Valens was the Eastern Roman Emperor from 364 to 378. He was given the eastern half of the empire by his brother Valentinian I after the latter's accession to the throne...

  • 380–383: Flavius Saturninus
    Saturninus (consul 383)
    Flavius Saturninus was a politician and a military man of the Roman Empire.- Life :Saturninus was probably a Christian: it is known that he hosted a bishop, that he donated to a monastery and that was in touch for a short time with Gregory of Nazianzus.He followed the military career, and in...

    , magister peditum under Theodosius I
    Theodosius I
    Theodosius I , also known as Theodosius the Great, was Roman Emperor from 379 to 395. Theodosius was the last emperor to rule over both the eastern and the western halves of the Roman Empire. During his reign, the Goths secured control of Illyricum after the Gothic War, establishing their homeland...

  • 392–393: Flavius Stilicho, magister equitum et peditum
  • 412–414: Constans
    Constans (consul 414)
    - Biography :Constans was magister militum per Thracias in 412. In 414 he held the consulship ; he took office in Constantinople....

  • 441: Ioannes the Vandal, magister utriusque militiae
  • 468–474: Armatus
    Armatus
    Flavius Armatus was a Byzantine military commander, magister militum under Emperors Leo I, Basiliscus and Zeno, and consul. He was instrumental in the rebellion of Basiliscus against Zeno, and in his subsequent fall.- Origin and early career :...

  • 474: Heraclius of Edessa
    Heraclius of Edessa
    Heraclius of Edessa was an Eastern Roman Empire general who took part in the failed campaign against the Vandals in 468.- Biography :...

  • 530-533: Chilbudius
    Chilbudius
    Chilbudius or Chilbuldius was a Byzantine general, holding the rank of magister militum per Thracias in the early 530s. He was apparently killed in battle c. 533, but an impostor claimed his identity c. 545-546. The only source for both men is Procopius.- Origin :According to some scholars...


in praesenti

  • 351–361: Flavius Arbitio, magister equitum under Constantius
    Constantius II
    Constantius II , was Roman Emperor from 337 to 361. The second son of Constantine I and Fausta, he ascended to the throne with his brothers Constantine II and Constans upon their father's death....

  • 361–363: Flavius Nevitta, magister equitum under Julian
    Julian
    Julian is a common male given name in Britain, United States, Ireland, Germany, Poland, the Netherlands, France , Spain, Latin America and elsewhere....

  • 363–379: Victor, magister equitum under Valens
    Valens
    Valens was the Eastern Roman Emperor from 364 to 378. He was given the eastern half of the empire by his brother Valentinian I after the latter's accession to the throne...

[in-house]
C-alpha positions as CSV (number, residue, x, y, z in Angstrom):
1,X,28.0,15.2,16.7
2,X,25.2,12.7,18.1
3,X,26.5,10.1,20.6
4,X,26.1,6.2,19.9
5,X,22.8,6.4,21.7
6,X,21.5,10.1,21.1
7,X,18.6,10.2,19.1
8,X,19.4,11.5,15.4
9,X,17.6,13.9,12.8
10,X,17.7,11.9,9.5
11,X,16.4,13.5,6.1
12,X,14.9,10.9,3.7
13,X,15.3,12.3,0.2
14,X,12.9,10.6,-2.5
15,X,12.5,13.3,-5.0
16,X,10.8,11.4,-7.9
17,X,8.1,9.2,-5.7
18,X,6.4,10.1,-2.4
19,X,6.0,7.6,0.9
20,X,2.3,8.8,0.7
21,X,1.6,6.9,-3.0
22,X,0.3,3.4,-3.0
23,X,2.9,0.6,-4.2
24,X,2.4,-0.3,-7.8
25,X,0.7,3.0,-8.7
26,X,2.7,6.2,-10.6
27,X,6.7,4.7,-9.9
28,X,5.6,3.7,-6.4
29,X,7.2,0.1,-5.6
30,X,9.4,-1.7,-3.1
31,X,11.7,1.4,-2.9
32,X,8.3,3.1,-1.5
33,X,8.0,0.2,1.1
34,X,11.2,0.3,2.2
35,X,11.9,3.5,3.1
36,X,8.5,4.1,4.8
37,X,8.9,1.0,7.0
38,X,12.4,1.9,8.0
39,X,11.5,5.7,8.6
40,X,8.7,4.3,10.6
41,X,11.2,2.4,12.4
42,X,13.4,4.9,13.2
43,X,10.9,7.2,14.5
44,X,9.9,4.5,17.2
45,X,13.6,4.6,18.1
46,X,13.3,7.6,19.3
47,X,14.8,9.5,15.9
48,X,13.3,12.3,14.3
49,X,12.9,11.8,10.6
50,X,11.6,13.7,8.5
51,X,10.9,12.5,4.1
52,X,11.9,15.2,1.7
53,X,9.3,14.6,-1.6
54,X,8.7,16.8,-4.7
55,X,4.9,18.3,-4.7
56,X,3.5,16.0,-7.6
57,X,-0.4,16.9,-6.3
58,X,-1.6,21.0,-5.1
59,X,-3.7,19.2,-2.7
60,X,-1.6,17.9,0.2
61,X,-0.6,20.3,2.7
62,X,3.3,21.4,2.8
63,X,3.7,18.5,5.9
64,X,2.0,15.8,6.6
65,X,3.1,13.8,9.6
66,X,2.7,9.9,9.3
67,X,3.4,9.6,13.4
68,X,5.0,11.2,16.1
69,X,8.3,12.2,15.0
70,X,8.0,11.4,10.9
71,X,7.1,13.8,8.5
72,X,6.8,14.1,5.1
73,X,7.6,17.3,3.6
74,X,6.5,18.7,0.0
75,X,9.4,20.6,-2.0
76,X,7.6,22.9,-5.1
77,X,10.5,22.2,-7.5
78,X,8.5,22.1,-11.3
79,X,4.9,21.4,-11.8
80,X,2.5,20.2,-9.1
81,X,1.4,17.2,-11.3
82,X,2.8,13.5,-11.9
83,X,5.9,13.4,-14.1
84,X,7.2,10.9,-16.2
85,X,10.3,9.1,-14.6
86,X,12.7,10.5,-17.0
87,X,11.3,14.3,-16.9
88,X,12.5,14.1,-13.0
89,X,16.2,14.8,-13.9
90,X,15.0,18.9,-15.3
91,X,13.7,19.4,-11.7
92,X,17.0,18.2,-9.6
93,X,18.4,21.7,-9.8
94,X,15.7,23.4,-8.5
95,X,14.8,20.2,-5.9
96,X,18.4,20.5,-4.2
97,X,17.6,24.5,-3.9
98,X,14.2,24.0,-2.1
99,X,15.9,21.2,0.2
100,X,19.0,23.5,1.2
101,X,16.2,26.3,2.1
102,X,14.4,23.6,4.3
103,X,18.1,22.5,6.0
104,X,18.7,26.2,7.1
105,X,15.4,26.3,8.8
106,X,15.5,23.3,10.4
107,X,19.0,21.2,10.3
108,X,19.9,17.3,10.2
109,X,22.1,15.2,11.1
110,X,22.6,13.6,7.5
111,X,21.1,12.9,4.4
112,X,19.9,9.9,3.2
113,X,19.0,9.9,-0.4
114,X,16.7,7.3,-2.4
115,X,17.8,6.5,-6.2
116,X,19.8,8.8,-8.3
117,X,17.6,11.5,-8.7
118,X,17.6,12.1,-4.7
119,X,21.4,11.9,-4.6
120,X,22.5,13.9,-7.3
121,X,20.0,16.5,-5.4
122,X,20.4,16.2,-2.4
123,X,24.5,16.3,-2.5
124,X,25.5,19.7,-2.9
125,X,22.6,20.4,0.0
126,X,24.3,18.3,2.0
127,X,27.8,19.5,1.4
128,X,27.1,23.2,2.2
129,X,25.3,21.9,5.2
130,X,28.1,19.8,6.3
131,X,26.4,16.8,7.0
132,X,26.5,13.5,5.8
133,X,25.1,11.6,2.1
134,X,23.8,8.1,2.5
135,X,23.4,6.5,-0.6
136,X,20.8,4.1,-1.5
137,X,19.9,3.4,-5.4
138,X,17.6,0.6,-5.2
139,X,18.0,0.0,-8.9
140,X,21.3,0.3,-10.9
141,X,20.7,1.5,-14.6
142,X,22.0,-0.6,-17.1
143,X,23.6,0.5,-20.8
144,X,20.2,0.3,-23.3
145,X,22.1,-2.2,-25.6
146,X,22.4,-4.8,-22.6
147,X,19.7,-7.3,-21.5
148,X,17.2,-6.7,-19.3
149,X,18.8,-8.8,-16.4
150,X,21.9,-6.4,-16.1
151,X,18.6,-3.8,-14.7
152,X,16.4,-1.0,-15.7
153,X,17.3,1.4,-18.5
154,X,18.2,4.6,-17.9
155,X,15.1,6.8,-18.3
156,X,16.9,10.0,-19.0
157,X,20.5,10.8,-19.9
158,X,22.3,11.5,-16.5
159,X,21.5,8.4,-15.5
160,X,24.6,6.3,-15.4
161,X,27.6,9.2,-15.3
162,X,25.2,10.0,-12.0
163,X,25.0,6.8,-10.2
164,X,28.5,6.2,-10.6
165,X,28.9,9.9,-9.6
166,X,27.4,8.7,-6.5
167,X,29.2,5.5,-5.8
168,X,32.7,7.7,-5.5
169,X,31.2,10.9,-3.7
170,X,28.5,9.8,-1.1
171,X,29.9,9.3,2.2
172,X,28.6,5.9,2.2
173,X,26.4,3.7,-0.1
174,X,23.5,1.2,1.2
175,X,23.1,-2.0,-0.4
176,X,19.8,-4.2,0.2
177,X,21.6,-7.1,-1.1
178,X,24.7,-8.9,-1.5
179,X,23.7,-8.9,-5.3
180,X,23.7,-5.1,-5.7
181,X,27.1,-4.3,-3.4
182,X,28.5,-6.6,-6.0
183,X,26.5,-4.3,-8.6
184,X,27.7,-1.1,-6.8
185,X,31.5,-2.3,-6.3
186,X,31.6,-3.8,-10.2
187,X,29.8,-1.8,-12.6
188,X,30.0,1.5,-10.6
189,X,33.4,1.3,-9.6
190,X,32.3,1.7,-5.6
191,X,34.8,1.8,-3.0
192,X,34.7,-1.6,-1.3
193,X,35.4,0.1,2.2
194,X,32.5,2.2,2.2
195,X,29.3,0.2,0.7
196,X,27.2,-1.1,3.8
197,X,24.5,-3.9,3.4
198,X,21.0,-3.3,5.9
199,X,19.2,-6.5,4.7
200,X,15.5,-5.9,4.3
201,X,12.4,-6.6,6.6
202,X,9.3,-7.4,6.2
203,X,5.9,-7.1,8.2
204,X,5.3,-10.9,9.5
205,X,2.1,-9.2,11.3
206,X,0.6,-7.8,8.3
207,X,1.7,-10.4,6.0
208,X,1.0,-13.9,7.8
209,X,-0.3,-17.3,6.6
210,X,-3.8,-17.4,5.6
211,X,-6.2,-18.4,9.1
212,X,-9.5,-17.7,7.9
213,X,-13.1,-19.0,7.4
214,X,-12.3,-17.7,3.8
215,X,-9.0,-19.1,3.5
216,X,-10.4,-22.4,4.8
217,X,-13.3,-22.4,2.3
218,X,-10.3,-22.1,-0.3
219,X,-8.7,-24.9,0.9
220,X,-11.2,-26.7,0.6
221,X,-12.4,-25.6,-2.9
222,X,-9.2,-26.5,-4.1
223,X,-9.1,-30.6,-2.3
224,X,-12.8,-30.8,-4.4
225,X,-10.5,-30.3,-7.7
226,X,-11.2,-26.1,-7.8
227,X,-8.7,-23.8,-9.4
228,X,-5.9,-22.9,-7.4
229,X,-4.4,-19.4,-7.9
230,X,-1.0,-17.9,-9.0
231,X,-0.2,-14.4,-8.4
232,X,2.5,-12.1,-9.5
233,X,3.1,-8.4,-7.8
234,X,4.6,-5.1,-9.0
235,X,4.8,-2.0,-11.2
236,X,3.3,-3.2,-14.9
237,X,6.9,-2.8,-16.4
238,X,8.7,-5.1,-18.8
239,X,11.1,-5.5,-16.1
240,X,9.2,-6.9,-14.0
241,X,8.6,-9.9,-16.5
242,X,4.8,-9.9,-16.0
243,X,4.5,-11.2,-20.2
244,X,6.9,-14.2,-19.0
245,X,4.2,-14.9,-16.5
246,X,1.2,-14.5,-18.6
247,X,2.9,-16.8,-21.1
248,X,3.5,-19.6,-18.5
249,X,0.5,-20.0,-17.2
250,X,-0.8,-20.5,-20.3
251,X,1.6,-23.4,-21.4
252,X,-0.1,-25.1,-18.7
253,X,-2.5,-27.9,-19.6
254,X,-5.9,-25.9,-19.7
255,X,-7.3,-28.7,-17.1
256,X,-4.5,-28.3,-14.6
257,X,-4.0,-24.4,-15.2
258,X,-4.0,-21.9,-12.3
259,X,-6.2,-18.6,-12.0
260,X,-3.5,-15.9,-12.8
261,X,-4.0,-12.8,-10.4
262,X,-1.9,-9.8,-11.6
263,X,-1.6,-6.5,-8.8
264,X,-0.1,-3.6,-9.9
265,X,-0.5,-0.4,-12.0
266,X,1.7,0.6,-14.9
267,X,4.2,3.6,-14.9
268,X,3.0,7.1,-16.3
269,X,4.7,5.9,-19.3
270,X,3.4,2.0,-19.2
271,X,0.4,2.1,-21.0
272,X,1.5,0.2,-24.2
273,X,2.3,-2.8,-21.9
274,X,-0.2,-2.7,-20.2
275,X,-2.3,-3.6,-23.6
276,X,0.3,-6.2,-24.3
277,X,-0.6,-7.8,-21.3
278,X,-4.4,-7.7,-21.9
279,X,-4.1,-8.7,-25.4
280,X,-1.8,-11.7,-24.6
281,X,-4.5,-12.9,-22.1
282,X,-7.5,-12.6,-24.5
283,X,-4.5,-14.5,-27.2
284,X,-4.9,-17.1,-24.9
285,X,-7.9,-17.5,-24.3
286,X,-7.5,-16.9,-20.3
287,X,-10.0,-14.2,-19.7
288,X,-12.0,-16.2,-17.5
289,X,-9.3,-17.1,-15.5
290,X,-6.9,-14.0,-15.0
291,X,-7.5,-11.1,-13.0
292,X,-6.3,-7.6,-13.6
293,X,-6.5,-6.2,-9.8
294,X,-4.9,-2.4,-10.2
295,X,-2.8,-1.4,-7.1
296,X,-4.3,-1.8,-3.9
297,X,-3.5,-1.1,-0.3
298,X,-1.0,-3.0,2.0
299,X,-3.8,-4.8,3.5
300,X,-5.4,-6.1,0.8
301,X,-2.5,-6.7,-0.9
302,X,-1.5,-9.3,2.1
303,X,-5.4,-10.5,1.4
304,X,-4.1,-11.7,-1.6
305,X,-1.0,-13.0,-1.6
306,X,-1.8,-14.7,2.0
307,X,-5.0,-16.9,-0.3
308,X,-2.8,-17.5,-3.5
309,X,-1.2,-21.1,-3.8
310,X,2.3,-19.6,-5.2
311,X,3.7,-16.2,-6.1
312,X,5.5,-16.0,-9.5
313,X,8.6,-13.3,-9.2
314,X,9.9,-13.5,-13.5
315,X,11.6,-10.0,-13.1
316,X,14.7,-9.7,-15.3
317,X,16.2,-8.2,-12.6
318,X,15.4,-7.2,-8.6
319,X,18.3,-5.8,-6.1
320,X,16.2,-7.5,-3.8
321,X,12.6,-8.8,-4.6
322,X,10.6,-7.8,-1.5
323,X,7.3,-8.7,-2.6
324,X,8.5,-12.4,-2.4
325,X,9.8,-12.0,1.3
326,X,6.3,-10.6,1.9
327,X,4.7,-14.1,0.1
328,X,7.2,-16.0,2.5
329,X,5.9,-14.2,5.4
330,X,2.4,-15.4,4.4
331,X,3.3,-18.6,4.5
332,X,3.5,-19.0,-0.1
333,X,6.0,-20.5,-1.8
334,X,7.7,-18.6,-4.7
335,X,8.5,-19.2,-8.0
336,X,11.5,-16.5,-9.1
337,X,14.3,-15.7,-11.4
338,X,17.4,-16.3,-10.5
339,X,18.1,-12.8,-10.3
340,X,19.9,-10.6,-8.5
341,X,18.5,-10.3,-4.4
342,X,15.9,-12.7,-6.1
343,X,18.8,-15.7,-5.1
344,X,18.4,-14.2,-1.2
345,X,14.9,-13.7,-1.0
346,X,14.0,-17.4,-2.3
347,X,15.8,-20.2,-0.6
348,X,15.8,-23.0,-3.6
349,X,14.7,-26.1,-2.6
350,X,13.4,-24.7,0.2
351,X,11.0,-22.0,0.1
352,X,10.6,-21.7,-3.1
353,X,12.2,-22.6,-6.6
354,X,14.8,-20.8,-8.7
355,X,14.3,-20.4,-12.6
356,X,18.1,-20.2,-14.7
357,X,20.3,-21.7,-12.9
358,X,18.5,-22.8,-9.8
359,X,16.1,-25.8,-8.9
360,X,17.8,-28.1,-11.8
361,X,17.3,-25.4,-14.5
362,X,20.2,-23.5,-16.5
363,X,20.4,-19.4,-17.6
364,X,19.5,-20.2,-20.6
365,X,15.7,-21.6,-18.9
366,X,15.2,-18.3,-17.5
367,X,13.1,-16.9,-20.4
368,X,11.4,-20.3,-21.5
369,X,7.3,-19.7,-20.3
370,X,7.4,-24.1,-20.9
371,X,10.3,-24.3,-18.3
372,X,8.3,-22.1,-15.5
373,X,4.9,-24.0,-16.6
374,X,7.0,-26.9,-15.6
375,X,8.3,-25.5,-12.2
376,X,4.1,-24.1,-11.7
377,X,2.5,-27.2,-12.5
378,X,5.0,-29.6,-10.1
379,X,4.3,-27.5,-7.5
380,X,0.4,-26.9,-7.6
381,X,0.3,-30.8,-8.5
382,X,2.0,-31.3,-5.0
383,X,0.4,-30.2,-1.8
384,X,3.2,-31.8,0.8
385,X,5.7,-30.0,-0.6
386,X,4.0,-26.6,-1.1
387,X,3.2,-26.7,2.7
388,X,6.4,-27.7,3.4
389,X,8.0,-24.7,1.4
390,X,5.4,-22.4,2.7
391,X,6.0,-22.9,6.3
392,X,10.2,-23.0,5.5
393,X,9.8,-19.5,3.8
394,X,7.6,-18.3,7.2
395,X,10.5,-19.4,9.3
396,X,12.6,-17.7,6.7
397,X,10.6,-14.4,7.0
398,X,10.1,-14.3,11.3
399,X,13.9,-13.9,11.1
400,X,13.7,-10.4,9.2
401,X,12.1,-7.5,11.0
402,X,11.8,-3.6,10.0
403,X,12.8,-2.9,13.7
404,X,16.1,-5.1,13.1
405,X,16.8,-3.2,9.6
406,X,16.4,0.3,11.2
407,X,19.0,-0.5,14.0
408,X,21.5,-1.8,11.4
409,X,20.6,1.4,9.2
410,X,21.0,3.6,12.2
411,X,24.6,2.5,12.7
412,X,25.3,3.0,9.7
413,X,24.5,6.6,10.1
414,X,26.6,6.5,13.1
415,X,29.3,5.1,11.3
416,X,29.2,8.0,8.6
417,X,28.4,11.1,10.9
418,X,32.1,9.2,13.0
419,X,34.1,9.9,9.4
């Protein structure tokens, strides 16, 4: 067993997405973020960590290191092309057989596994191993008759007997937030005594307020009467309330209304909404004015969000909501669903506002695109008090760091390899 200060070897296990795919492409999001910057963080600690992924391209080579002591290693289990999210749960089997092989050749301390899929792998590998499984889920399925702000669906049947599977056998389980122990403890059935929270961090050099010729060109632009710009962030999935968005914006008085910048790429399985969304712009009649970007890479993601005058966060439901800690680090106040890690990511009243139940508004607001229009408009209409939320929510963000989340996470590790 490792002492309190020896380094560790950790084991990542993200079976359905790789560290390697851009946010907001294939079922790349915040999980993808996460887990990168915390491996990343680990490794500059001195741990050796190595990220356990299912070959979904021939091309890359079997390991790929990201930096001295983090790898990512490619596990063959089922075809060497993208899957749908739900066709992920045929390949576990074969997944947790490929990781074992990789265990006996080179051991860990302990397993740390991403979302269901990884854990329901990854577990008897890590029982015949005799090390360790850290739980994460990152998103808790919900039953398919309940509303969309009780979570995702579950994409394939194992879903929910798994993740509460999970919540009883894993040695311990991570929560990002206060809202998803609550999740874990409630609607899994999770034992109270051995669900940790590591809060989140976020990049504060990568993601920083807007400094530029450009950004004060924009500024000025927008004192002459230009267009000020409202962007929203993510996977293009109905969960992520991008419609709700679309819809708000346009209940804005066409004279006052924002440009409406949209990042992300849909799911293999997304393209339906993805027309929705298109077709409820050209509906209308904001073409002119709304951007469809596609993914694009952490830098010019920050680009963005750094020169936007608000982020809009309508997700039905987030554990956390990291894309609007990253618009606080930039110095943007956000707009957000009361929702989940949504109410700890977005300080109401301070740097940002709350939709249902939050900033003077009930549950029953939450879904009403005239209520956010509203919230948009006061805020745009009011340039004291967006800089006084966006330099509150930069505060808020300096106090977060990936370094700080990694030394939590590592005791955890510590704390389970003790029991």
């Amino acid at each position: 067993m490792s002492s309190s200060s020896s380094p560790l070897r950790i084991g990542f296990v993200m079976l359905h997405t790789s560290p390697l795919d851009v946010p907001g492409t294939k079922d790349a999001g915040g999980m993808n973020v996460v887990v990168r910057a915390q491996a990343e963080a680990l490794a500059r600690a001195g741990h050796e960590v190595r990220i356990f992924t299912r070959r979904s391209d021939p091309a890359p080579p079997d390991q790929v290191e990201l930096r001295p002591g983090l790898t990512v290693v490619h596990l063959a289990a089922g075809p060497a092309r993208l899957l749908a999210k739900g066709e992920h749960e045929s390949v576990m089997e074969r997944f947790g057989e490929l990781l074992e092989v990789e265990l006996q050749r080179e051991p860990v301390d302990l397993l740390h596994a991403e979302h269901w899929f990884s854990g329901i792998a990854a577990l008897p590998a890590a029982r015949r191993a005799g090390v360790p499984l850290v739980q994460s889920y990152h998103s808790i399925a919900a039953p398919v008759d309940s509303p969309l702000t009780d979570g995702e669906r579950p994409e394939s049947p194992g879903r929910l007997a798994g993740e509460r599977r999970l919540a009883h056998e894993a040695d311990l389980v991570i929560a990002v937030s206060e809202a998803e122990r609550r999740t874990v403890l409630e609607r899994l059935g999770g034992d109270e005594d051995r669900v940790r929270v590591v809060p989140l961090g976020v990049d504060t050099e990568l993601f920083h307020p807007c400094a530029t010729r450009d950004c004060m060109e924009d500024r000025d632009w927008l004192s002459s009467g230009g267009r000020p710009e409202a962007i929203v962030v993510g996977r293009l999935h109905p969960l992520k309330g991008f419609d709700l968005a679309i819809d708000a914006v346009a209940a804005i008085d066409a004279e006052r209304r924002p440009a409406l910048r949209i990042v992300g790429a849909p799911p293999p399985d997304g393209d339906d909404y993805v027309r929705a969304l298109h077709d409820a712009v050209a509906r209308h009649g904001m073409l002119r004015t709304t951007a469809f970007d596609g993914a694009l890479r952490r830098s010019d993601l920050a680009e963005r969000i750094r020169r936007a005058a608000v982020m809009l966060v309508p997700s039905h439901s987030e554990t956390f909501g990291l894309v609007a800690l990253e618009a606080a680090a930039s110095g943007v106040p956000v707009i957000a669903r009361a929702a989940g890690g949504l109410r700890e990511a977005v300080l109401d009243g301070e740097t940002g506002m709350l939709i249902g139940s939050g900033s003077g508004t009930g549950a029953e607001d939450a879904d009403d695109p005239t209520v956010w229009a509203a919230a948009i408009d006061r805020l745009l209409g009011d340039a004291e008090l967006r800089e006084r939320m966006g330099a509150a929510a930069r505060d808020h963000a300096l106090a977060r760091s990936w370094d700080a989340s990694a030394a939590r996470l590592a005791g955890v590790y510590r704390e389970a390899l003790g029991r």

• 366–378: Flavius Arinthaeus, magister peditum under Valens
    Valens
    Valens was the Eastern Roman Emperor from 364 to 378. He was given the eastern half of the empire by his brother Valentinian I after the latter's accession to the throne...

  • 364–369: Flavius Iovinus, magister equitum under Valentinian I
    Valentinian I
    Valentinian I , also known as Valentinian the Great, was Roman emperor from 364 to 375. Upon becoming emperor he made his brother Valens his co-emperor, giving him rule of the eastern provinces while Valentinian retained the west....

  • 364–366: Dagalaifus, magister peditum under Valentinian I
    Valentinian I
    Valentinian I , also known as Valentinian the Great, was Roman emperor from 364 to 375. Upon becoming emperor he made his brother Valens his co-emperor, giving him rule of the eastern provinces while Valentinian retained the west....

  • 367–372: Severus, magister peditum under Valentinian I
    Valentinian I
    Valentinian I , also known as Valentinian the Great, was Roman emperor from 364 to 375. Upon becoming emperor he made his brother Valens his co-emperor, giving him rule of the eastern provinces while Valentinian retained the west....

  • 369–373: Flavius Theodosius, magister equitum under Valentinian I
    Valentinian I
    Valentinian I , also known as Valentinian the Great, was Roman emperor from 364 to 375. Upon becoming emperor he made his brother Valens his co-emperor, giving him rule of the eastern provinces while Valentinian retained the west....

  • 375–388: Merobaudes
    Merobaudes (general)